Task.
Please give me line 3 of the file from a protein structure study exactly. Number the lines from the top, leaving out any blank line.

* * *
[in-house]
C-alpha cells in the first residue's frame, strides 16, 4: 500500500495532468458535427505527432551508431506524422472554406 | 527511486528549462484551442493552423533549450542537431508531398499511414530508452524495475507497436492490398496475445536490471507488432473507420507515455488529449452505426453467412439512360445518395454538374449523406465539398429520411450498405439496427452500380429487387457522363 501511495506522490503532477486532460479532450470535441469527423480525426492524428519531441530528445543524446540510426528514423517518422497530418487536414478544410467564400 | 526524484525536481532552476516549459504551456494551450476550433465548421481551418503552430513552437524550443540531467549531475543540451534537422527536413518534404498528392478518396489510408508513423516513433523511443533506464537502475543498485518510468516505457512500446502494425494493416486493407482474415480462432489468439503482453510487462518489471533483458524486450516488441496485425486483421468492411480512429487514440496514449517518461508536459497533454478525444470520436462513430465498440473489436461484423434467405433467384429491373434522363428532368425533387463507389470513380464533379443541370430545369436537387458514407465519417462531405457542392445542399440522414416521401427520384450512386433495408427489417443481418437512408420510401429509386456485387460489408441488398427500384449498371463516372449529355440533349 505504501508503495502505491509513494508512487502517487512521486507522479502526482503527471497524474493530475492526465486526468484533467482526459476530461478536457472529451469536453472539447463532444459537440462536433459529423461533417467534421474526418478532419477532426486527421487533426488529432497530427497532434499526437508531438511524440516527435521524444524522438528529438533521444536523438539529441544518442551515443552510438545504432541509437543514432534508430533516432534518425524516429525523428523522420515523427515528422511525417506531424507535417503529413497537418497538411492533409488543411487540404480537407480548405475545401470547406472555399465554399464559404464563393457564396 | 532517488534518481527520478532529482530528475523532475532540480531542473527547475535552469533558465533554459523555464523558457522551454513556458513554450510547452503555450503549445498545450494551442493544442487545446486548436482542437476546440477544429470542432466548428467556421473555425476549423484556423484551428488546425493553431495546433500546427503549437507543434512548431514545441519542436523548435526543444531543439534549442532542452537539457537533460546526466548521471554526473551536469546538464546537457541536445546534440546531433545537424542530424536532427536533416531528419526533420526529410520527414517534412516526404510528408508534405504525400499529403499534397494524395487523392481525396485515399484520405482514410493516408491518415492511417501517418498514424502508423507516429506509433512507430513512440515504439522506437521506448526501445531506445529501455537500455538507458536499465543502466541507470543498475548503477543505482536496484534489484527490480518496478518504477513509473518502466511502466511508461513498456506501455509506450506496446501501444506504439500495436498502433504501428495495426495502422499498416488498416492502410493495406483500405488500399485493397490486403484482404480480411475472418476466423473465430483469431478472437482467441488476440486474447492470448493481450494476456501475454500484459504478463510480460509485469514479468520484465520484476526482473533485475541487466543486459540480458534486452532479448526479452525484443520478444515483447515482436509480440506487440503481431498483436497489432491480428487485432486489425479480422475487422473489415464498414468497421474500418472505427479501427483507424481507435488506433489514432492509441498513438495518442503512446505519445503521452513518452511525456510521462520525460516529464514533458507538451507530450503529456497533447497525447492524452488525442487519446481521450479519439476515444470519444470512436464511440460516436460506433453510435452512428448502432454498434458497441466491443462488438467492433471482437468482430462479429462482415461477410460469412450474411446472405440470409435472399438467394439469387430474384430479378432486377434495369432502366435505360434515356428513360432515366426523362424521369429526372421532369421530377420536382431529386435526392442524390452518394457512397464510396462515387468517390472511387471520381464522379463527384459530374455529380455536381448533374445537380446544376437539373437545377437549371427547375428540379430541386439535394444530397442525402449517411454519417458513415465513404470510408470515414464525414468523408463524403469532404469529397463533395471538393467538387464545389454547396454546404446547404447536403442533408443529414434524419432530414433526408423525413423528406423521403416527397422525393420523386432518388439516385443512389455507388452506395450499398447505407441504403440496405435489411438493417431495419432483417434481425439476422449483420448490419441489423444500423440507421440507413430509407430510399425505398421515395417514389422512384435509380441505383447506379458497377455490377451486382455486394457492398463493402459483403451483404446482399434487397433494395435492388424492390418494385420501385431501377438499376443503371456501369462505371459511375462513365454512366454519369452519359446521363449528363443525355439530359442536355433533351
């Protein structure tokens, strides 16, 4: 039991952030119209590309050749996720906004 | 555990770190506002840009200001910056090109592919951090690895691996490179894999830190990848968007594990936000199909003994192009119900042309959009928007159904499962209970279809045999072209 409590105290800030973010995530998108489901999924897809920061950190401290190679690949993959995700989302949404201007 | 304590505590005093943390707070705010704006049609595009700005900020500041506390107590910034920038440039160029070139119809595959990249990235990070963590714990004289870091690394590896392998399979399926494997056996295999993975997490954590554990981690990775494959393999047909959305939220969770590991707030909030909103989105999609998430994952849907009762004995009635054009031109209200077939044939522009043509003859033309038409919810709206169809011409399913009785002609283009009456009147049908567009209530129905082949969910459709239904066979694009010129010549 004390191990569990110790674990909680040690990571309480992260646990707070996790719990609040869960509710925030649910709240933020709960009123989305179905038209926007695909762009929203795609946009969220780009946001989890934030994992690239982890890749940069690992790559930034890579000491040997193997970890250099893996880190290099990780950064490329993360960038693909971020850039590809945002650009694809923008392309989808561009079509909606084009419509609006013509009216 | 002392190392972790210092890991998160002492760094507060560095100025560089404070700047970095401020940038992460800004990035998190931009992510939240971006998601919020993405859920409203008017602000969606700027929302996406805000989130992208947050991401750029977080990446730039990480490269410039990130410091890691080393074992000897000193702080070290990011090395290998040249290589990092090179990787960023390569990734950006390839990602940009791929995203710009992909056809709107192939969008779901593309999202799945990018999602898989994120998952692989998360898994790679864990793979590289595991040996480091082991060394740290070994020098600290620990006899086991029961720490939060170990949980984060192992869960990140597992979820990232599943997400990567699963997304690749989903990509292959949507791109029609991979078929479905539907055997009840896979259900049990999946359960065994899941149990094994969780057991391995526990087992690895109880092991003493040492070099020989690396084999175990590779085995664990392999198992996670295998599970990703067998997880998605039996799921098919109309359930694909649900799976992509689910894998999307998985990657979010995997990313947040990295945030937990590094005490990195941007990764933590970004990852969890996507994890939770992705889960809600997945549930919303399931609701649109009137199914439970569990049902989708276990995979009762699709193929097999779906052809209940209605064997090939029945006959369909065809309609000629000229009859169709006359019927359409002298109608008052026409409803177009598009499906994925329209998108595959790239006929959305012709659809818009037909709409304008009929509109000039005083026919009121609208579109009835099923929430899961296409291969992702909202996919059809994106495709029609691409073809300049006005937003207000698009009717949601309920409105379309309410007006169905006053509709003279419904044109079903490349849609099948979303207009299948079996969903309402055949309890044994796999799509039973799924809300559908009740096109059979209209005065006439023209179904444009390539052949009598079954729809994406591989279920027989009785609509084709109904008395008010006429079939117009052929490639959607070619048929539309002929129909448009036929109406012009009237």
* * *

């Protein structure tokens, strides 16, 4: 039991952030119209590309050749996720906004 | 555990770190506002840009200001910056090109592919951090690895691996490179894999830190990848968007594990936000199909003994192009119900042309959009928007159904499962209970279809045999072209 409590105290800030973010995530998108489901999924897809920061950190401290190679690949993959995700989302949404201007 | 304590505590005093943390707070705010704006049609595009700005900020500041506390107590910034920038440039160029070139119809595959990249990235990070963590714990004289870091690394590896392998399979399926494997056996295999993975997490954590554990981690990775494959393999047909959305939220969770590991707030909030909103989105999609998430994952849907009762004995009635054009031109209200077939044939522009043509003859033309038409919810709206169809011409399913009785002609283009009456009147049908567009209530129905082949969910459709239904066979694009010129010549 004390191990569990110790674990909680040690990571309480992260646990707070996790719990609040869960509710925030649910709240933020709960009123989305179905038209926007695909762009929203795609946009969220780009946001989890934030994992690239982890890749940069690992790559930034890579000491040997193997970890250099893996880190290099990780950064490329993360960038693909971020850039590809945002650009694809923008392309989808561009079509909606084009419509609006013509009216 | 002392190392972790210092890991998160002492760094507060560095100025560089404070700047970095401020940038992460800004990035998190931009992510939240971006998601919020993405859920409203008017602000969606700027929302996406805000989130992208947050991401750029977080990446730039990480490269410039990130410091890691080393074992000897000193702080070290990011090395290998040249290589990092090179990787960023390569990734950006390839990602940009791929995203710009992909056809709107192939969008779901593309999202799945990018999602898989994120998952692989998360898994790679864990793979590289595991040996480091082991060394740290070994020098600290620990006899086991029961720490939060170990949980984060192992869960990140597992979820990232599943997400990567699963997304690749989903990509292959949507791109029609991979078929479905539907055997009840896979259900049990999946359960065994899941149990094994969780057991391995526990087992690895109880092991003493040492070099020989690396084999175990590779085995664990392999198992996670295998599970990703067998997880998605039996799921098919109309359930694909649900799976992509689910894998999307998985990657979010995997990313947040990295945030937990590094005490990195941007990764933590970004990852969890996507994890939770992705889960809600997945549930919303399931609701649109009137199914439970569990049902989708276990995979009762699709193929097999779906052809209940209605064997090939029945006959369909065809309609000629000229009859169709006359019927359409002298109608008052026409409803177009598009499906994925329209998108595959790239006929959305012709659809818009037909709409304008009929509109000039005083026919009121609208579109009835099923929430899961296409291969992702909202996919059809994106495709029609691409073809300049006005937003207000698009009717949601309920409105379309309410007006169905006053509709003279419904044109079903490349849609099948979303207009299948079996969903309402055949309890044994796999799509039973799924809300559908009740096109059979209209005065006439023209179904444009390539052949009598079954729809994406591989279920027989009785609509084709109904008395008010006429079939117009052929490639959607070619048929539309002929129909448009036929109406012009009237």